The Southwestern Historical Quarterly, Volume 102, July 1998 - April, 1999 Page: 247
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Vizquez packs a lot into La interuenci6n norteamencana. She covers the back-
ground to the U.S. invasion of Mexican territory going all the way back to the
Louisiana Purchase and its consequences. More importantly, she discusses how at
independence Mexico looked to the United States for a model of modern govern-
ment, even while its northern neighbor was already acquisitively eyeing former
Spanish territory. Texas, therefore, plays a central role in this account of events.
The ungrateful colonists, who had no real complaint against a government that
had repeatedly given in to their demands, followed the lead of annexationist agita-
tors who used the reestablishment of customs duties as a pretext for rebelling. An-
drew Jackson made a contribution by declaring U.S. neutrality, although as
Vizquez maintains, the revolt in Texas should have been a purely internal Mexi-
can matter. As expected, her treatment of the war itself focuses on the Mexican
defense rather than the American offense, and centers on the incompetence of
the military leadership, especially that of Santa Anna. The consequences of the
war, including the negotiations and signing of the peace treaty, are dealt with too
superficially, especially with regard to the Mexican population that remained in
what then became U.S. territory.
True to its popular orientation, the book is handsomely illustrated and color is
used throughout. A large number of portraits, mostly of Mexican military and po-
litical figures, but also of Jackson, Taylor, Scott, Fremont, and Kearny are includ-
ed. All the maps but one are historical artifacts, many of them from U.S. sources.
The other illustrations include woodcuts, lithographs, and canvases by Mexican
and American artists. Of the latter, most came from the Amon Carter Museum,
the only U.S. institution cited in the illustration credits. The text also includes a
complete text of the treaty, followed by the memorial written by the Mexican com-
missioners explaining their motives during the negotiations.
Given the general and popular tone of the book, La intervenci6n norteamericana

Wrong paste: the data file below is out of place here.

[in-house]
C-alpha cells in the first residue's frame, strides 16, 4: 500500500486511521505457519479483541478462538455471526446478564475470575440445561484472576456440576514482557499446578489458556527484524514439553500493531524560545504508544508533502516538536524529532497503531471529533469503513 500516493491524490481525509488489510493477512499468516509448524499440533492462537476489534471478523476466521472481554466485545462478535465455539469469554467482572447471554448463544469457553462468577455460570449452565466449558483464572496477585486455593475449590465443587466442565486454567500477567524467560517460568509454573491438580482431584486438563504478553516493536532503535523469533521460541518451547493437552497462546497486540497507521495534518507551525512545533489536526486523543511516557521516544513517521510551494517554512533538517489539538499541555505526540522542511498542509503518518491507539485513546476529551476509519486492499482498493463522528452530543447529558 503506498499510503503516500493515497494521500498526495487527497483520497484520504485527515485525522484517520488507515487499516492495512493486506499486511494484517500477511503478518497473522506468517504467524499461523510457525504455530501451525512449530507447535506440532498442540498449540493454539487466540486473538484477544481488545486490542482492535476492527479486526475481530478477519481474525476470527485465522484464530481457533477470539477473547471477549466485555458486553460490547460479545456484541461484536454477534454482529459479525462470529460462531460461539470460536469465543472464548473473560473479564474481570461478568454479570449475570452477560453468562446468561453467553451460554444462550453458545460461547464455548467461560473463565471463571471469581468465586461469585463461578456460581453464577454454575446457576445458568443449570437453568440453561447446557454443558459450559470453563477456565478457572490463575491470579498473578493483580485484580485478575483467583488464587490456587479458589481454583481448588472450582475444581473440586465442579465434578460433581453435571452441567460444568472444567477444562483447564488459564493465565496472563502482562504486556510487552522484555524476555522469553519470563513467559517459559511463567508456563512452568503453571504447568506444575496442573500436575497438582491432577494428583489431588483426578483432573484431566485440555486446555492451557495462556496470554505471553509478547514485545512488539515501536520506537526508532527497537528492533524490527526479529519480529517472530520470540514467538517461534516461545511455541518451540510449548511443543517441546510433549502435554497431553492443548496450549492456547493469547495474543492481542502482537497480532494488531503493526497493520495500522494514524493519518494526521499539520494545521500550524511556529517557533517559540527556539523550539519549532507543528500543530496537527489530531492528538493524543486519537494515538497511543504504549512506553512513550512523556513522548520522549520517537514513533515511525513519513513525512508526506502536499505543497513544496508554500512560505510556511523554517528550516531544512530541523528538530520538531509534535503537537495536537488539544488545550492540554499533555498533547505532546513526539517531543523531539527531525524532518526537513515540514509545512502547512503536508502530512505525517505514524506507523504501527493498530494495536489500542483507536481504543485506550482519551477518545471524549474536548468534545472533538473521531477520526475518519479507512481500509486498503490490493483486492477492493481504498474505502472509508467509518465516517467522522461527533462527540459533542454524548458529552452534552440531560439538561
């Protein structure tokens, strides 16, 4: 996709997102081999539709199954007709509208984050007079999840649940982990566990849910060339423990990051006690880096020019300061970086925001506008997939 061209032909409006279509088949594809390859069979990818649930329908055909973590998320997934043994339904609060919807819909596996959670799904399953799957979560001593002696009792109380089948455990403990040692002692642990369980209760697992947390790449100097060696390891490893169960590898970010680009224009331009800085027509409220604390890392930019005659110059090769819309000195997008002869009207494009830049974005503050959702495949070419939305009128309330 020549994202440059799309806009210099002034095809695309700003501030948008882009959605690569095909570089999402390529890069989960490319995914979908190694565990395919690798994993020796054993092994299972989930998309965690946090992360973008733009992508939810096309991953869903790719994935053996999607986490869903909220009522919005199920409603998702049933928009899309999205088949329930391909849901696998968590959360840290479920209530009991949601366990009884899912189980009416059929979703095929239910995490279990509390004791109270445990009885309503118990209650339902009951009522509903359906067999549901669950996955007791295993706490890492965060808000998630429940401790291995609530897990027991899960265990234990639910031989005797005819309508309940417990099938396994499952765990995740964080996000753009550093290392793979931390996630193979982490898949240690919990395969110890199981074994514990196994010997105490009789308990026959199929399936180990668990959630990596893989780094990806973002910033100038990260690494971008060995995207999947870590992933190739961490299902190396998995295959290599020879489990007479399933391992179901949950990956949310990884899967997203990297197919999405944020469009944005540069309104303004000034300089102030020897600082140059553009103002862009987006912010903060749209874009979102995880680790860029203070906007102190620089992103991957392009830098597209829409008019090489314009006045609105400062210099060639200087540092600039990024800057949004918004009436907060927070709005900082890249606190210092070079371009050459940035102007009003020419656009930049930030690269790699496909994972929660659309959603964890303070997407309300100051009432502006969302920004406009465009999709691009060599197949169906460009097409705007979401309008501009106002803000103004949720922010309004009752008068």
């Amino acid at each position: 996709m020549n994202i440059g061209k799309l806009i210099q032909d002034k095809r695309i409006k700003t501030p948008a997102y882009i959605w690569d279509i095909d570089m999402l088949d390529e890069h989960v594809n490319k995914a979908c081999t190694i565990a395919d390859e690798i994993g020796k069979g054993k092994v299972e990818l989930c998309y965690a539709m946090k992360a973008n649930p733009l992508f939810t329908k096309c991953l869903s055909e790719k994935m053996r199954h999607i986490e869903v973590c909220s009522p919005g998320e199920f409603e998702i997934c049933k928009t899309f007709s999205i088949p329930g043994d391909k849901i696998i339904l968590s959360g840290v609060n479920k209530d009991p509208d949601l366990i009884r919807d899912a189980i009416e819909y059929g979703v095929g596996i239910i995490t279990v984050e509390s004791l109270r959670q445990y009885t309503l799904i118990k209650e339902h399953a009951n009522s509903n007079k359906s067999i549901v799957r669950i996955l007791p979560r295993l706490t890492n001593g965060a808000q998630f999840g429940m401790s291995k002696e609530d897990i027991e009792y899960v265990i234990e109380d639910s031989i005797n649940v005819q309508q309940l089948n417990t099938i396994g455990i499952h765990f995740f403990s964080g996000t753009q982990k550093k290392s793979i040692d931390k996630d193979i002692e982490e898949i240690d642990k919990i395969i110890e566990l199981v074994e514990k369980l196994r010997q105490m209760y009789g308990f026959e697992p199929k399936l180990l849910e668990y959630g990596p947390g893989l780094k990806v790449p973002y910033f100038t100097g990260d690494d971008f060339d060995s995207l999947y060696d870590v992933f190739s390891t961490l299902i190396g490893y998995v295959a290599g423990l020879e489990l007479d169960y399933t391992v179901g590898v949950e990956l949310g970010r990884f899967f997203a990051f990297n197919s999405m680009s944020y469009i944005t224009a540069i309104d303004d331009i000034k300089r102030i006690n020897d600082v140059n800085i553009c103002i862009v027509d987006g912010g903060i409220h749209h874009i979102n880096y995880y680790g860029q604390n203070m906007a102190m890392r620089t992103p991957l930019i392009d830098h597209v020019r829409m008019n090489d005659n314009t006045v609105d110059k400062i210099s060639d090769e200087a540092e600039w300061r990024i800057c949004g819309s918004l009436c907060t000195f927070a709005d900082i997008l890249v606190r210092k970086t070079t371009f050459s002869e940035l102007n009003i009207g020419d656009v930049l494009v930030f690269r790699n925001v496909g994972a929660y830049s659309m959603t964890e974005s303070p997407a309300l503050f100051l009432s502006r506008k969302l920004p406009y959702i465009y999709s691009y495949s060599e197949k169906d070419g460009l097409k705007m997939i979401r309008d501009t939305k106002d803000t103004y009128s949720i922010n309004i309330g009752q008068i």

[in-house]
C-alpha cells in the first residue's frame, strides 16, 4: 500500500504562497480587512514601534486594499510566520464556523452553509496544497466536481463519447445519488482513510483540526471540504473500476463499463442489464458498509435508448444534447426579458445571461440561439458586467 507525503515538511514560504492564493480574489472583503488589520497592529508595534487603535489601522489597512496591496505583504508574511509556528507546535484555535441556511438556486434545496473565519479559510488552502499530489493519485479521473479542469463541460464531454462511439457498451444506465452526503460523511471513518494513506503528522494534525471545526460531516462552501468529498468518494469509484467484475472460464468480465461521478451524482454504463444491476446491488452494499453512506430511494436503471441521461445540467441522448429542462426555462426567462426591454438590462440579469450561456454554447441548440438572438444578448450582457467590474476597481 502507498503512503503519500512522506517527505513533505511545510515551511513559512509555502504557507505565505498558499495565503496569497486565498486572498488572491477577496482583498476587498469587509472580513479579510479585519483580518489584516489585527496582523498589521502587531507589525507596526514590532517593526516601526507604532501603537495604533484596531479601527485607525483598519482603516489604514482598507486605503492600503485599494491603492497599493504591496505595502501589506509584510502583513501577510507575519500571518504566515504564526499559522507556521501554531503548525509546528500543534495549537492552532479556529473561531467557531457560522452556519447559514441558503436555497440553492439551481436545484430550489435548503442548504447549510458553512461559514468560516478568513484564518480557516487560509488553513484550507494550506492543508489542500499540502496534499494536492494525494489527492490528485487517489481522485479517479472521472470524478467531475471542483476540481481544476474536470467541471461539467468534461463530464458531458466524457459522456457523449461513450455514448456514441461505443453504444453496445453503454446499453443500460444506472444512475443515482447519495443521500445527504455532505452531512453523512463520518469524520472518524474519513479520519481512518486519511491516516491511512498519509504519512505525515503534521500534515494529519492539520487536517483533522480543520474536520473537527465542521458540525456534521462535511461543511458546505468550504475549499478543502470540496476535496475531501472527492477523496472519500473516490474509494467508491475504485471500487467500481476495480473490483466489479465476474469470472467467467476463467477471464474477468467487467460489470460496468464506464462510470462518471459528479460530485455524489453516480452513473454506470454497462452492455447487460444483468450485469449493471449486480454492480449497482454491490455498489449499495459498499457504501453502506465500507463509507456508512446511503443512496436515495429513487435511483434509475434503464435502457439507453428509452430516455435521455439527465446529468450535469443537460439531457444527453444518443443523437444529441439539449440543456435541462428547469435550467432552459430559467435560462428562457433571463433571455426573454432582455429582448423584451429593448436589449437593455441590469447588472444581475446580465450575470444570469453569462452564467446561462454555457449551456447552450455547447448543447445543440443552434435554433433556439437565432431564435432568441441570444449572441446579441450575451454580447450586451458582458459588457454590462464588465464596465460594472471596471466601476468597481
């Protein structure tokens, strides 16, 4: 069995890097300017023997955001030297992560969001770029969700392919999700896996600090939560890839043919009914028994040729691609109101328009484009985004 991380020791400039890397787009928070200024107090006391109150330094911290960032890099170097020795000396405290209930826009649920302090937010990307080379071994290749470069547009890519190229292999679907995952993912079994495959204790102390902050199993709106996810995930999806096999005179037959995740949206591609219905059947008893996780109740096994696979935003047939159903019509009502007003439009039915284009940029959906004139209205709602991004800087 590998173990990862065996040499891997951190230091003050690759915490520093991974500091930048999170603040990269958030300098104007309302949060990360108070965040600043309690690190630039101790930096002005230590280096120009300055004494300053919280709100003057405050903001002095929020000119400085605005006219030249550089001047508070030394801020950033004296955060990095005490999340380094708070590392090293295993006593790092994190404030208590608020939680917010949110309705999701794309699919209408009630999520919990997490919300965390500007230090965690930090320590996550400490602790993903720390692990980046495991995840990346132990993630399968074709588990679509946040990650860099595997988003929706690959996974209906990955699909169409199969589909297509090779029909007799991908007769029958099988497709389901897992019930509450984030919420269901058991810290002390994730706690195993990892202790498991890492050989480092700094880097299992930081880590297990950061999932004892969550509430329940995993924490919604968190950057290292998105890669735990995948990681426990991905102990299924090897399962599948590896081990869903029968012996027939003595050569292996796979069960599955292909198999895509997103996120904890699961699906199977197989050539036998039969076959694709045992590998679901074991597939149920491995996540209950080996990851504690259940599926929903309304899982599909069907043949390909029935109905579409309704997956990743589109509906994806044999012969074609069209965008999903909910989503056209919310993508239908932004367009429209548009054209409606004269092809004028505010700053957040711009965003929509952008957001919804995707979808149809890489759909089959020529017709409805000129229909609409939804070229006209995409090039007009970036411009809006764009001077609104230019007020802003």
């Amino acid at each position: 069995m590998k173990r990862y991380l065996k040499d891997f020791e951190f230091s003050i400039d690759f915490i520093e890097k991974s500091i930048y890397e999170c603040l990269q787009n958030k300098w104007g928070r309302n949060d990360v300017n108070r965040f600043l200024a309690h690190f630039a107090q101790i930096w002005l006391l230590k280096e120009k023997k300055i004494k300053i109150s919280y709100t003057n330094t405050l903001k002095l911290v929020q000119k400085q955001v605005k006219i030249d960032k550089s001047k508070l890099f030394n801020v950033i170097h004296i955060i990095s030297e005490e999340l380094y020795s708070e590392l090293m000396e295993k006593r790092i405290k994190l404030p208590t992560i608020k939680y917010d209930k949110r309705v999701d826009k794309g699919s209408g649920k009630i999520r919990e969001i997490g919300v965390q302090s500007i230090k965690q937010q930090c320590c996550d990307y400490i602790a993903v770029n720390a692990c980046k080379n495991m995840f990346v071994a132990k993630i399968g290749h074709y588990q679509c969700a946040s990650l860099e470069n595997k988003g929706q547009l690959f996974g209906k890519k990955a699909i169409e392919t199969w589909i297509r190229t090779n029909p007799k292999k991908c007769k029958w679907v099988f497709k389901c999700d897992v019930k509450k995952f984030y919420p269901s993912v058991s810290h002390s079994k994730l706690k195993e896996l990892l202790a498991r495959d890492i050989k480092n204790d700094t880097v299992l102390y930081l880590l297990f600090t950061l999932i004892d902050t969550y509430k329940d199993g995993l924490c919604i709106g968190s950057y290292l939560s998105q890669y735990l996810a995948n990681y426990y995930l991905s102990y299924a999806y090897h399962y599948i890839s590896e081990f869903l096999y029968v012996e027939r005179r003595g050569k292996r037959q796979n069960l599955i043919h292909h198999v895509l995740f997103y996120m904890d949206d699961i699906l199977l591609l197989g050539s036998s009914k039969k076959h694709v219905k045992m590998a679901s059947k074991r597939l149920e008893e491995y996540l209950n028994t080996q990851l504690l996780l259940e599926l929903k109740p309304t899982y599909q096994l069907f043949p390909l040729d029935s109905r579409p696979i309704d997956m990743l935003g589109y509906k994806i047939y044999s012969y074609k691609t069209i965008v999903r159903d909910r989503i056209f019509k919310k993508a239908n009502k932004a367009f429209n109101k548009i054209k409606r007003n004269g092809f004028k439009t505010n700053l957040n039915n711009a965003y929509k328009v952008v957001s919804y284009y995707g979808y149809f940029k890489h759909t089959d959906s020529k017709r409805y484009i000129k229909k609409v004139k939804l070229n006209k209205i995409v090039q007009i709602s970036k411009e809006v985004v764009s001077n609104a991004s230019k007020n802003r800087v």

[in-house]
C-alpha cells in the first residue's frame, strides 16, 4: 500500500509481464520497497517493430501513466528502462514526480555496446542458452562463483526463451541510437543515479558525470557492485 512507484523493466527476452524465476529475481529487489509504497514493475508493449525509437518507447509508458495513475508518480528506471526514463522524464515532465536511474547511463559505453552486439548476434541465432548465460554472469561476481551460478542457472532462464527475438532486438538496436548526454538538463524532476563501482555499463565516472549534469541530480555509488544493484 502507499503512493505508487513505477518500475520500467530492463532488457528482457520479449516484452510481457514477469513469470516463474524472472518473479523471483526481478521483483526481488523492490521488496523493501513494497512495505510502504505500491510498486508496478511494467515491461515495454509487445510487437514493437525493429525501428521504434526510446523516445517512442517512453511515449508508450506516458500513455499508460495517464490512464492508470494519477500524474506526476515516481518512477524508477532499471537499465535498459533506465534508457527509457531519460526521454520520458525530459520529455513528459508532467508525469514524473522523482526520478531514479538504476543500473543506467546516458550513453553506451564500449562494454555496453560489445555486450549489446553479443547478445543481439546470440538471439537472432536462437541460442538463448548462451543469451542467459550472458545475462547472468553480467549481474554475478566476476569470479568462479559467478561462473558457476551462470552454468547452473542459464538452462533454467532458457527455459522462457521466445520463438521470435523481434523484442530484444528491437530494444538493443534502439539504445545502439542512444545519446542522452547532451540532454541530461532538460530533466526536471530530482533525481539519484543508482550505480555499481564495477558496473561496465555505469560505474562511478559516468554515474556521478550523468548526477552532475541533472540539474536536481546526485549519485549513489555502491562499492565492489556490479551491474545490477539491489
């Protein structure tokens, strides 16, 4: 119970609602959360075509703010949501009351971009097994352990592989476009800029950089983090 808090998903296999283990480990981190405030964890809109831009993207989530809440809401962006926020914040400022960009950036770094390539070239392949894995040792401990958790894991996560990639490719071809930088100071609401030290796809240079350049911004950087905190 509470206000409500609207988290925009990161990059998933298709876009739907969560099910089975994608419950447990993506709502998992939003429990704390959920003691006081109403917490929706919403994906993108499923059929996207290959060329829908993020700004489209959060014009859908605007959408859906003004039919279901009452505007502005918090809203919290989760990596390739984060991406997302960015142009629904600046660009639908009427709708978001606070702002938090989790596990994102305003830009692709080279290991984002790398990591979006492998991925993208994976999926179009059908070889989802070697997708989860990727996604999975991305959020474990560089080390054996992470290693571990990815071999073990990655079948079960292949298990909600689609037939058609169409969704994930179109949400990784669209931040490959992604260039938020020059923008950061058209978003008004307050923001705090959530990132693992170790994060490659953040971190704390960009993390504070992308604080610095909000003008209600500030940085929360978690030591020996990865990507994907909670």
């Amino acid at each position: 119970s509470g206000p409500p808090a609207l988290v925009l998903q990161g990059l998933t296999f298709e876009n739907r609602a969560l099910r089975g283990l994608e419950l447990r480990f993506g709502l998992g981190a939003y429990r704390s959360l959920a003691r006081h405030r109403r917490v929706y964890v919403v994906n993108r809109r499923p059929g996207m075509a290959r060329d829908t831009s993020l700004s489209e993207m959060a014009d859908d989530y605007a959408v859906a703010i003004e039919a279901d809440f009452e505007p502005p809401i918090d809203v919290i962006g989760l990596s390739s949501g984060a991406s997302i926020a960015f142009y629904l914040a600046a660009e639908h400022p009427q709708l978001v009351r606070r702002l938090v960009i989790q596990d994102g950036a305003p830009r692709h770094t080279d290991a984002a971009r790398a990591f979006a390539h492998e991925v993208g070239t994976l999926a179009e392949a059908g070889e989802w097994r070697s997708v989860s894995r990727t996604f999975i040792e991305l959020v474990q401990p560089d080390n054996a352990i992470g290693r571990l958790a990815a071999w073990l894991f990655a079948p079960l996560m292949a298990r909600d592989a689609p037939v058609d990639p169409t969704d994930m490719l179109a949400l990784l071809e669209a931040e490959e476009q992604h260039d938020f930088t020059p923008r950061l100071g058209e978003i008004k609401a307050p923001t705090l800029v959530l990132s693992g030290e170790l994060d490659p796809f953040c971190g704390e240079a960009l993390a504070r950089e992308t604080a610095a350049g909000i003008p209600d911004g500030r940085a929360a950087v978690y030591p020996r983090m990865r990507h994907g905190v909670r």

contains few serious lapses. While Bernardo Gutierrez de Lara did have an inter-
view with Secretary of State James Monroe during his search for U.S. assistance for
Mexico's insurgency against Spain, it is not true that he planned his invasion of
Texas "without any help whatever" (p. 27). There were three "Mexican" signers of
the Texas declaration of independence, not two as Vizquez maintains. Perhaps
more disappointing, from the Texas scholarship perspective anyway, is that Cali-
fornios and Nuevomexicanos receive much more attention than do Tejanos, and
that the federalist-centralist struggle in Coahuila is given too brief coverage. More
problematical is the ambivalence toward the distribution of responsibility for the
conditions that allowed the United States to succeed in its designs. Vizquez re-
solves the contradictions and ambivalence by attributing to the war that sense of
national consciousness that Mexico had lacked before. "The occupation permitted
the national consciousness to expand and for national projects to become clearer,
which in turn loosened a terrible confrontation. The country still had another for-
eign [French] intervention in its future, but this time it would be prepared to
meet it with greater unity" (p. 132).
Readers interested in a mainstream, uncomplicated interpretation of Mexico's
relations with the United States during the first half of the nineteenth century
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Texas State Historical Association. The Southwestern Historical Quarterly, Volume 102, July 1998 - April, 1999, periodical, 1999; Austin, Texas. (texashistory.unt.edu/ark:/67531/metapth101219/m1/290/: accessed August 17, 2017), University of North Texas Libraries, The Portal to Texas History, texashistory.unt.edu; crediting Texas State Historical Association.